It’s an honour to have been asked to speak with you today. By way of background, I have a foot in two distinct camps that handily co-exist on this occasion. I’ve been a senior manager in, and ultimately Chairman of, New Zealand’s blindness agency. Our situation is a little different, in that it’s a charitable organisation receiving some Government funding, but also with many services dependent on public giving. So I know what it’s like to identify enormous need, while having to live within budgetary constraints. I know what it’s like to have to make those difficult calls about programmes, resources and staffing.

In the other camp, I’m also a shameless geek. I share the enthusiasm your tech people have for the power this technology has to change the lives of blind people for the better. I live it, and through Mosen Consulting, I write about it, train in it, talk to mainstream developers about it, and advocate for it. I suspect I’m also here because, while I own a lot of technology and enjoy geeking out, I have a reputation for not mincing my words, and am no one’s fan boy. I’ve been a consumer leader and advocate, and I know that the benefits we now enjoy didn’t fall out of the sky by magic. They’ve been hard-won, and they must be safeguarded with vigilance. So, here I am, a geek who can do a bit of public speaking and identify with some of your challenges. Today, I want to give you some straight talk about the many exciting, game-changing aspects of Apple technology, while making it clear that there are challenges. I may send you away with some homework, because I believe that those of you here today may be uniquely placed to assist the community to overcome some of those challenges.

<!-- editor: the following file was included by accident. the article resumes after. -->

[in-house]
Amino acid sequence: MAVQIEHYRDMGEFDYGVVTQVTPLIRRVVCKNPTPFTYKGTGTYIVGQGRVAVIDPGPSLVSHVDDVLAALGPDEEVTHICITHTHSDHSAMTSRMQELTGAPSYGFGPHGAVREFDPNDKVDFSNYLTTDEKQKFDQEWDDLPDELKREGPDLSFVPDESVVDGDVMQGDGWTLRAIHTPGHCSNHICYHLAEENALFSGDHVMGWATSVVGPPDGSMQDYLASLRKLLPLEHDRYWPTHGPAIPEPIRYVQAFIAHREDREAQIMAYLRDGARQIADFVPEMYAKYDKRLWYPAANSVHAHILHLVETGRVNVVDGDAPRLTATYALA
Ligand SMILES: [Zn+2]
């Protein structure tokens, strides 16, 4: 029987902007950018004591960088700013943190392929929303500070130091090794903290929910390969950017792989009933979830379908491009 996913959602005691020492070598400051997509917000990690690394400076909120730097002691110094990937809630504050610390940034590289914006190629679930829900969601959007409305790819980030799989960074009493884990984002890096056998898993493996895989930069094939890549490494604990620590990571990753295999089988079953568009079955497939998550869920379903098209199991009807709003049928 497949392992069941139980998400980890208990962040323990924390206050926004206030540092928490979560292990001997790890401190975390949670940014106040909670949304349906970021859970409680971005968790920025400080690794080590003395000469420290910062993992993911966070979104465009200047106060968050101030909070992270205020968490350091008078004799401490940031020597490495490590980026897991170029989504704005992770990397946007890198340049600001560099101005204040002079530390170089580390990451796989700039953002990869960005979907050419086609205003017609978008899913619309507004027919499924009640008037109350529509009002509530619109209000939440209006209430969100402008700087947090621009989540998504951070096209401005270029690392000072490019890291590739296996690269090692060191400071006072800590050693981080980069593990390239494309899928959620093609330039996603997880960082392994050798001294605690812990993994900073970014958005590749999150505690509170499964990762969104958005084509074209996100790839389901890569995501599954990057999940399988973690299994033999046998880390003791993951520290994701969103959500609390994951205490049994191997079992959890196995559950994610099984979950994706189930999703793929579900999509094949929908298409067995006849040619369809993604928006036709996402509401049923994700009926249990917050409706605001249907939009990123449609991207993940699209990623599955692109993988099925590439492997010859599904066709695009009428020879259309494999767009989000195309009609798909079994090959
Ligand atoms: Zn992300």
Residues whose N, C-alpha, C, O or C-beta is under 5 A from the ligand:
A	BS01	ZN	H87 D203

As the old cliché goes, the only constant in the world is change. And there’s no better, more dramatic example of this than technology. For those who make decisions about resource allocation, it’s not just that the technology itself is being updated at a frenetic pace, it’s also that the rules of the game have changed.

I’ve been asked to address Apple hardware and apps as an effective tool in the toolbox. It’s an important topic, because a smartphone, based on the current state of accessibility, isn’t always the right tool. Just as you wouldn’t use a chainsaw to hammer in a nail, it’s important that we set realistic expectations about when a tool like an iPhone is the right one, and what risks may exist when using one.

I’m glad to be of an age where I’m old enough to remember when my needs were given scant consideration by mainstream technology companies, because I’ll never take for granted the thrill of being able to pick up a brand-new product on release day, and use it fully. New Zealand was the first country to get iPhone X due to time zones, and I was just as excited as anyone to put Apple’s new pride and joy through its paces. Apple clearly spent considerable time developing options to ensure the new Face ID technology took our needs into account. And they did that work in time for the initial release. Apple deserves enormous praise for doing the right thing.